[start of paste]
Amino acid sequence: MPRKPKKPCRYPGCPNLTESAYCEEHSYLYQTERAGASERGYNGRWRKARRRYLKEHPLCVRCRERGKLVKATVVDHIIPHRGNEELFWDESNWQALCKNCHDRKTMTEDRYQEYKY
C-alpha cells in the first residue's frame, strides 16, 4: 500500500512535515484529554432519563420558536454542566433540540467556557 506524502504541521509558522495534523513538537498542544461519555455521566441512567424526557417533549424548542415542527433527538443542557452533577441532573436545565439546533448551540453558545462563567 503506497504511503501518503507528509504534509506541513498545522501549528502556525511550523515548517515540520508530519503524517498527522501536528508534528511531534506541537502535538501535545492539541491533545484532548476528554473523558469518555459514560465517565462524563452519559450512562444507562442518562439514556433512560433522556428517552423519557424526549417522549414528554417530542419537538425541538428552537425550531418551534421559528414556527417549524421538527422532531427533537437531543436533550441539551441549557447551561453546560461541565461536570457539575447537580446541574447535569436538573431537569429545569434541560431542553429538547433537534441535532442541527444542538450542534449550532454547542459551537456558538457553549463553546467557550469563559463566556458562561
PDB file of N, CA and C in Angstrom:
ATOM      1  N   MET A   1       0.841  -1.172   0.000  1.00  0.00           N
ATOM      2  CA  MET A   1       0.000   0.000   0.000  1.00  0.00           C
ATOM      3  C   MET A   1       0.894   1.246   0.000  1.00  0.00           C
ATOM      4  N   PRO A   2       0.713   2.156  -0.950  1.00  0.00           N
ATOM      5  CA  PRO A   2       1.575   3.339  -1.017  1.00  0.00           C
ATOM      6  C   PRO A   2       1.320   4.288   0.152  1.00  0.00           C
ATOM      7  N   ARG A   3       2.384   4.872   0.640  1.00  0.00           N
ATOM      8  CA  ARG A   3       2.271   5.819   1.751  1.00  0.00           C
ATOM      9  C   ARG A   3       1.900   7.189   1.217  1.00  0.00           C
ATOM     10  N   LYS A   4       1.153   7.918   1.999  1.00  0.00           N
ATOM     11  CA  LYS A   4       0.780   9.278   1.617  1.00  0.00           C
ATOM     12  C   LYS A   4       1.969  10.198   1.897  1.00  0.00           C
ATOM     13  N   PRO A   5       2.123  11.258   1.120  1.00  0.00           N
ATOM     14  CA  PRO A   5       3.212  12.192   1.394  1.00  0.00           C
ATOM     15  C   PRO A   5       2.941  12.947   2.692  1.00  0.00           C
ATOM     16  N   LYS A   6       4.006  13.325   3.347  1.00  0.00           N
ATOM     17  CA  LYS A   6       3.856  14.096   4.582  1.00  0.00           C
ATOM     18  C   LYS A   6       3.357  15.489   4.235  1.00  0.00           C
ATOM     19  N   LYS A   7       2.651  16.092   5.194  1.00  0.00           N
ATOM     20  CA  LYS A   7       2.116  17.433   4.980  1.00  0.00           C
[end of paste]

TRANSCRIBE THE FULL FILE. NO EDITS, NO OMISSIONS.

Amino acid sequence: MPRKPKKPCRYPGCPNLTESAYCEEHSYLYQTERAGASERGYNGRWRKARRRYLKEHPLCVRCRERGKLVKATVVDHIIPHRGNEELFWDESNWQALCKNCHDRKTMTEDRYQEYKY
C-alpha cells in the first residue's frame, strides 16, 4: 500500500512535515484529554432519563420558536454542566433540540467556557 506524502504541521509558522495534523513538537498542544461519555455521566441512567424526557417533549424548542415542527433527538443542557452533577441532573436545565439546533448551540453558545462563567 503506497504511503501518503507528509504534509506541513498545522501549528502556525511550523515548517515540520508530519503524517498527522501536528508534528511531534506541537502535538501535545492539541491533545484532548476528554473523558469518555459514560465517565462524563452519559450512562444507562442518562439514556433512560433522556428517552423519557424526549417522549414528554417530542419537538425541538428552537425550531418551534421559528414556527417549524421538527422532531427533537437531543436533550441539551441549557447551561453546560461541565461536570457539575447537580446541574447535569436538573431537569429545569434541560431542553429538547433537534441535532442541527444542538450542534449550532454547542459551537456558538457553549463553546467557550469563559463566556458562561
PDB file of N, CA and C in Angstrom:
ATOM      1  N   MET A   1       0.841  -1.172   0.000  1.00  0.00           N
ATOM      2  CA  MET A   1       0.000   0.000   0.000  1.00  0.00           C
ATOM      3  C   MET A   1       0.894   1.246   0.000  1.00  0.00           C
ATOM      4  N   PRO A   2       0.713   2.156  -0.950  1.00  0.00           N
ATOM      5  CA  PRO A   2       1.575   3.339  -1.017  1.00  0.00           C
ATOM      6  C   PRO A   2       1.320   4.288   0.152  1.00  0.00           C
ATOM      7  N   ARG A   3       2.384   4.872   0.640  1.00  0.00           N
ATOM      8  CA  ARG A   3       2.271   5.819   1.751  1.00  0.00           C
ATOM      9  C   ARG A   3       1.900   7.189   1.217  1.00  0.00           C
ATOM     10  N   LYS A   4       1.153   7.918   1.999  1.00  0.00           N
ATOM     11  CA  LYS A   4       0.780   9.278   1.617  1.00  0.00           C
ATOM     12  C   LYS A   4       1.969  10.198   1.897  1.00  0.00           C
ATOM     13  N   PRO A   5       2.123  11.258   1.120  1.00  0.00           N
ATOM     14  CA  PRO A   5       3.212  12.192   1.394  1.00  0.00           C
ATOM     15  C   PRO A   5       2.941  12.947   2.692  1.00  0.00           C
ATOM     16  N   LYS A   6       4.006  13.325   3.347  1.00  0.00           N
ATOM     17  CA  LYS A   6       3.856  14.096   4.582  1.00  0.00           C
ATOM     18  C   LYS A   6       3.357  15.489   4.235  1.00  0.00           C
ATOM     19  N   LYS A   7       2.651  16.092   5.194  1.00  0.00           N
ATOM     20  CA  LYS A   7       2.116  17.433   4.980  1.00  0.00           C